There are plenty of great composition tools that we can learn and play with. I am slowly going through several, in order to understand how best to apply them. You can read more about my search HERE.
The picture above was captured in Cambridge where I was trying to get a shot of the man on a the bike in the background. I needed the man with an umbrella (I love shots with umbrellas in them) in the shot but did not want him to be the point in focus. This is the play on the compositional rule whereby your main subject is in focus. I wanted him to appear a bit mysterious so I needed him sufficiently far away as to obscure his face.
But if you look below you can see what my original intent was. The umbrella man was just going to be some well placed window dressing to the shot of a race being held in the street. I still prefer my original composition but this is because it is how I pictured it before I pressed the shutter!
The power to crop, either in digital or film workflows, is a second chance to make the composition as strong as possible. This is where the better image quality, either in terms of Mega Pixels in your digital camera, or in terms of negative size in film. Cropping a medium format film shot is easy as there is a great deal of detail there. Do the same on 35mm is possible but there are limitations as the grain will become too coarse to be natural.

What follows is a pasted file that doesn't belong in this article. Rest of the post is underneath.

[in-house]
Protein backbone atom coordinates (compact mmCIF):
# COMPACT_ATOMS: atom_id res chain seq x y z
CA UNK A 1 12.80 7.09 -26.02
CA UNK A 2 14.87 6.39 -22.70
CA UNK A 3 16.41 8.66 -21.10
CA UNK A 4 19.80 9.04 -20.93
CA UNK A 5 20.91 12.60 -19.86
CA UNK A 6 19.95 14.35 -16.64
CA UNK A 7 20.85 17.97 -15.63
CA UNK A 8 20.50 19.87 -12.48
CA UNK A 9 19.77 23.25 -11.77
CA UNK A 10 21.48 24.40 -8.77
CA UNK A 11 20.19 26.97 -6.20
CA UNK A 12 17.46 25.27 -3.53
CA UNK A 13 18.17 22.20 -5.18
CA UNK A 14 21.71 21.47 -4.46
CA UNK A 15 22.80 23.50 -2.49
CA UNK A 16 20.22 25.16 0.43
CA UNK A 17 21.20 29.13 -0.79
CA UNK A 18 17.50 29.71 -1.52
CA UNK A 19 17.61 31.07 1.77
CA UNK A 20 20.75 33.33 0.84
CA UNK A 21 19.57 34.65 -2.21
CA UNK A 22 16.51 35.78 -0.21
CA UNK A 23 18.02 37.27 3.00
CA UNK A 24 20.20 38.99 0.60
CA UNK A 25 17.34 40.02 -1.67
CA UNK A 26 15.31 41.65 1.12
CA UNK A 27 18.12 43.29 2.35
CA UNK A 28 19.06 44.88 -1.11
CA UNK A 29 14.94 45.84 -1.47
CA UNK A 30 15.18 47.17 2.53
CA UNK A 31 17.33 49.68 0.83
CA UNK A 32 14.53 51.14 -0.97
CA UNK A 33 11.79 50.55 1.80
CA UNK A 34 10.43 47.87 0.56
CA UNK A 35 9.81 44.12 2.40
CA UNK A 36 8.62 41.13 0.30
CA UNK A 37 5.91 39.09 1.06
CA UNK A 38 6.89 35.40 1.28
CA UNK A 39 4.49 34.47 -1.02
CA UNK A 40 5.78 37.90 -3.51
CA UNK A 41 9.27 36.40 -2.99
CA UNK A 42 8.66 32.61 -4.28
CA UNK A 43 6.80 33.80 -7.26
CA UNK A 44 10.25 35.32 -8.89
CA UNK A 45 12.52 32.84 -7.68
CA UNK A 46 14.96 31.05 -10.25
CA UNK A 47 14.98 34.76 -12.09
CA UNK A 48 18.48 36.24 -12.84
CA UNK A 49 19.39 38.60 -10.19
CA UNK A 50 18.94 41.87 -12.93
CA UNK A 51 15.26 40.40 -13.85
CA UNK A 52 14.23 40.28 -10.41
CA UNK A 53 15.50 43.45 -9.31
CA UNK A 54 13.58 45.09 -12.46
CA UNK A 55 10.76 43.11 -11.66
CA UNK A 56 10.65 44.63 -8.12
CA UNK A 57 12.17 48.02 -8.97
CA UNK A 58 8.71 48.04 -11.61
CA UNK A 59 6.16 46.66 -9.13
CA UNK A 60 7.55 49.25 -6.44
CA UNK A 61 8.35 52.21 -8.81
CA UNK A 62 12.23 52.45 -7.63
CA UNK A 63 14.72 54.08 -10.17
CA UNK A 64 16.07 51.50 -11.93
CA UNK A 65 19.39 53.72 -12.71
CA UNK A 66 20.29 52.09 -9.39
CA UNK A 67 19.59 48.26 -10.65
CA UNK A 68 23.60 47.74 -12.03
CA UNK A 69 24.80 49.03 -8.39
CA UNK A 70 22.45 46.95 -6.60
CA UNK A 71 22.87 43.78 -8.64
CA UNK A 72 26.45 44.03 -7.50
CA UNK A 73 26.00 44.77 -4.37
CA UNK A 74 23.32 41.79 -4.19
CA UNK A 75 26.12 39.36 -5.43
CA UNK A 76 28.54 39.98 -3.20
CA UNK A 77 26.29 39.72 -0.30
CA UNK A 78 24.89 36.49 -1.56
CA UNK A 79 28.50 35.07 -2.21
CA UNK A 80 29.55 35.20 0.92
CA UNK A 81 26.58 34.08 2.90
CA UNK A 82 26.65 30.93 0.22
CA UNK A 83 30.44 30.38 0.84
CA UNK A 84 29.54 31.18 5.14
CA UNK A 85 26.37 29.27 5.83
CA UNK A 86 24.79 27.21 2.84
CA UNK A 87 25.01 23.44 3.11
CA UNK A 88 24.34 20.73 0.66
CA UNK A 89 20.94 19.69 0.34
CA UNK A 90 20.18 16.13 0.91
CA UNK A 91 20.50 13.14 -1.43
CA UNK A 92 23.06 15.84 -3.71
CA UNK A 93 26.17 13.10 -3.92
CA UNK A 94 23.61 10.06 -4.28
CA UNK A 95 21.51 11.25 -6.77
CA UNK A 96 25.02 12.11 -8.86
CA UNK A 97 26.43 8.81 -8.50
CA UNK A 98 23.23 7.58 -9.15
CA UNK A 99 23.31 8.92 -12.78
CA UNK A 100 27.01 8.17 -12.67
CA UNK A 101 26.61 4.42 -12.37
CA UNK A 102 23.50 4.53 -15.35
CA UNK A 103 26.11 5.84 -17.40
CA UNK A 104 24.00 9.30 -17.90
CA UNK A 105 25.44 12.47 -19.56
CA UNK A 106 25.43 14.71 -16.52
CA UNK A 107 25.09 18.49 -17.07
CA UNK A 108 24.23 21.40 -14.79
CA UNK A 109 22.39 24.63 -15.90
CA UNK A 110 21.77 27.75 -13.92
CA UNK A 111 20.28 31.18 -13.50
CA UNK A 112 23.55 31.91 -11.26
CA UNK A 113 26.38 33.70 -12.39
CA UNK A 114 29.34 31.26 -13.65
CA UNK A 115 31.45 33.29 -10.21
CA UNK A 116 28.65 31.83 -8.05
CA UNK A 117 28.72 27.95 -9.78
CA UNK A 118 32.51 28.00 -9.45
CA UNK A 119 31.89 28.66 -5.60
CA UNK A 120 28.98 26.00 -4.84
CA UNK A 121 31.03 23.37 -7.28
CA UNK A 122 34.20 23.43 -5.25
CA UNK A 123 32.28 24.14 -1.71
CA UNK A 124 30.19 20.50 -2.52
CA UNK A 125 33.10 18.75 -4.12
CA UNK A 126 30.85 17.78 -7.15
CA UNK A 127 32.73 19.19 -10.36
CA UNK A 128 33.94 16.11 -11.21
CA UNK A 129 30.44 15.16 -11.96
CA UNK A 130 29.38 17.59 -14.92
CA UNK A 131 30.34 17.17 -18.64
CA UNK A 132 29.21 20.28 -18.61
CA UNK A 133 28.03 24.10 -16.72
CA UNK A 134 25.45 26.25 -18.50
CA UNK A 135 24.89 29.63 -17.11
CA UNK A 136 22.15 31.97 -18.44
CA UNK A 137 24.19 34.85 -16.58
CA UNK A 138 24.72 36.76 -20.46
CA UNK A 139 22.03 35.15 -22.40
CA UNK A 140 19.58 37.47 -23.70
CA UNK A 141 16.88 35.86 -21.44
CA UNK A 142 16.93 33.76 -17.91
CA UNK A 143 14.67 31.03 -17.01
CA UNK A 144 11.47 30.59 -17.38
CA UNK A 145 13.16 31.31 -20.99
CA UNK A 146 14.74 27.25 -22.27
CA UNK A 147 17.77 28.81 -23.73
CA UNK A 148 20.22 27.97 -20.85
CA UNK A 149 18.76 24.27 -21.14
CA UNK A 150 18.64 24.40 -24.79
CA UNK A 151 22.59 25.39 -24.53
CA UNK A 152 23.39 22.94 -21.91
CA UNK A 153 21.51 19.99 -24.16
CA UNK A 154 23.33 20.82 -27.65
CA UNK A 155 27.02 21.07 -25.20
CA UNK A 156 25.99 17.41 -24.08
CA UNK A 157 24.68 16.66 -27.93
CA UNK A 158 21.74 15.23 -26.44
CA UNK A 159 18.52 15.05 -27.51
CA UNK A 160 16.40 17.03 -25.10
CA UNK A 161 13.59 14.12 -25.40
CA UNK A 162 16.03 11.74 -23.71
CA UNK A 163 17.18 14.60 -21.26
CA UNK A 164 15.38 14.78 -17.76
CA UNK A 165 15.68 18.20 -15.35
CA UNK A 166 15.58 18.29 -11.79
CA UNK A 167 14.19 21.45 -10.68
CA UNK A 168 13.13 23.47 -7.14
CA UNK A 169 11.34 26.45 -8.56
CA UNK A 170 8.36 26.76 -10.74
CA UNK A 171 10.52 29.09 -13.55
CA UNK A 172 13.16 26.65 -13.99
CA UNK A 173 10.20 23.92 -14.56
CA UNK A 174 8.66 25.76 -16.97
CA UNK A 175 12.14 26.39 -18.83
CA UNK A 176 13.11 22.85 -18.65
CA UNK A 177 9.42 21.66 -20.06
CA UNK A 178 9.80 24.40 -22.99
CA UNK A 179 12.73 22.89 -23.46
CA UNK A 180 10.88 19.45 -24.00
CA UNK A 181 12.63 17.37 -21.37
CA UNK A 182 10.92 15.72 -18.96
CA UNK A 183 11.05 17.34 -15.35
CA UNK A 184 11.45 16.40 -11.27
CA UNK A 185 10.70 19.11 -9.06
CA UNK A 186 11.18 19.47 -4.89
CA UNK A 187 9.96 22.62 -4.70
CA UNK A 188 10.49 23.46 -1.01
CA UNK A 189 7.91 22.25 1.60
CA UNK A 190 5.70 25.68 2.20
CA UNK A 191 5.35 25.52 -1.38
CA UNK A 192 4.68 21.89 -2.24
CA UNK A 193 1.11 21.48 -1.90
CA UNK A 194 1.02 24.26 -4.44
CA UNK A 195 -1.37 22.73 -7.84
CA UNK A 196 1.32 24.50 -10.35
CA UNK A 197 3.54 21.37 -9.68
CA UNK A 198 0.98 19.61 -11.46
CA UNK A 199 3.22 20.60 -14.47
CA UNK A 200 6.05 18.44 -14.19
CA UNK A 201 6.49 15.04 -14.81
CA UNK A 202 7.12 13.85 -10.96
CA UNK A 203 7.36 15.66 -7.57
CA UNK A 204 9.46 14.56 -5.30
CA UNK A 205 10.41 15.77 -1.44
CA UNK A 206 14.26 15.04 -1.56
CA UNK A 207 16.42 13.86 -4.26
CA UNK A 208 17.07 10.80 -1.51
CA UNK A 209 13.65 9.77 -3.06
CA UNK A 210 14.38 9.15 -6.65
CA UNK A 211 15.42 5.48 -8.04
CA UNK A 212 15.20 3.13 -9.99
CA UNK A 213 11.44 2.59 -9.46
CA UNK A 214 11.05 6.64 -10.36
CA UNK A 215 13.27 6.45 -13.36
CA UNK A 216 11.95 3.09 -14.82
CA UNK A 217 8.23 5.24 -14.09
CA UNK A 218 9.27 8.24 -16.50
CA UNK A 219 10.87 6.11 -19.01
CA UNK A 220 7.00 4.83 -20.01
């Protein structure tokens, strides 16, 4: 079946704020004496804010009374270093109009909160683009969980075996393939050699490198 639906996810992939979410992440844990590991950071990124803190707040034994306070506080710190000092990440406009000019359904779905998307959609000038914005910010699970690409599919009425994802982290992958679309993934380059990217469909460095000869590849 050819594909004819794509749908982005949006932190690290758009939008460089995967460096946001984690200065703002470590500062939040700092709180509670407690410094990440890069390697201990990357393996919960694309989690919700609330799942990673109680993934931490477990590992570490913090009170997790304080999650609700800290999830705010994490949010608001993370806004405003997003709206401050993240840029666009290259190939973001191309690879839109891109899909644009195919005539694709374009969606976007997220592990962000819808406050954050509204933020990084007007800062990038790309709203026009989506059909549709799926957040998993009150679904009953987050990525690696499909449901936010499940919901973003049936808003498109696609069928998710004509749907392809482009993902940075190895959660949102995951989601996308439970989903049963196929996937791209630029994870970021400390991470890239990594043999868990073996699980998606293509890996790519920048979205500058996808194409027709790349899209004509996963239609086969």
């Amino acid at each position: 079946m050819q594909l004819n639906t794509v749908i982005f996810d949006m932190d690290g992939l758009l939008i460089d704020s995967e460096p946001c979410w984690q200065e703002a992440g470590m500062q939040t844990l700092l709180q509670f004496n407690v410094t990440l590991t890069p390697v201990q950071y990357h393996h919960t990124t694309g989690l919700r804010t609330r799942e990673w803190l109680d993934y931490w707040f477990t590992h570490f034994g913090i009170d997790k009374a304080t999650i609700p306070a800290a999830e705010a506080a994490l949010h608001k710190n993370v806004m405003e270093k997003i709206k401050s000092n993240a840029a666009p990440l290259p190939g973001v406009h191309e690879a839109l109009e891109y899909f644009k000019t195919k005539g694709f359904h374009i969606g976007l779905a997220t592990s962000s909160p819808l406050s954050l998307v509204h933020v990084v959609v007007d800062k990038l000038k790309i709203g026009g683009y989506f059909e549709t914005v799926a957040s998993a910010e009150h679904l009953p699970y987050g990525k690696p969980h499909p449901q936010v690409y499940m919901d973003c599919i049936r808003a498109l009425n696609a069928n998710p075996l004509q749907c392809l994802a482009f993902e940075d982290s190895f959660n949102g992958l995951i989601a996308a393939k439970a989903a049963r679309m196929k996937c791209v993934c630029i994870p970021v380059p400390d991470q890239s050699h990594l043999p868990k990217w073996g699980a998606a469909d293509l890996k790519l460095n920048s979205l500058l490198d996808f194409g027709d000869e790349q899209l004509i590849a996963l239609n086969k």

I use a 16Mp OMD camera and the Leica ME which is 18Mp. Both of these give me plenty of real estate to play with however both pale in comparison with the Nikon D800. With 36Mp to play with I can recrop the image all day long and not suffer too much loss of detail.
Many people believe that a good photographer will not need to crop and will be able to get it right in camera. This is absolutely true and most of the time I do manage to get it right. But in this example, both crops work and make drastically different images. Do you want a feeling of a solitary walk in the rain or are you after the juxaposition of the man in a suit along with a bunch of runners sharing the same street?
I firmly believe that a good photograph is made when the image is taken and it is improved by delicate post processing (either digital or in the darkroom) and is finished with an appropriate paper selection for the print. Knowing how much you can crop before having a visible effect on quality for the planned print size is an important thing to know. It will give you the freedom to play with an image you already took to see what other compositions you could make.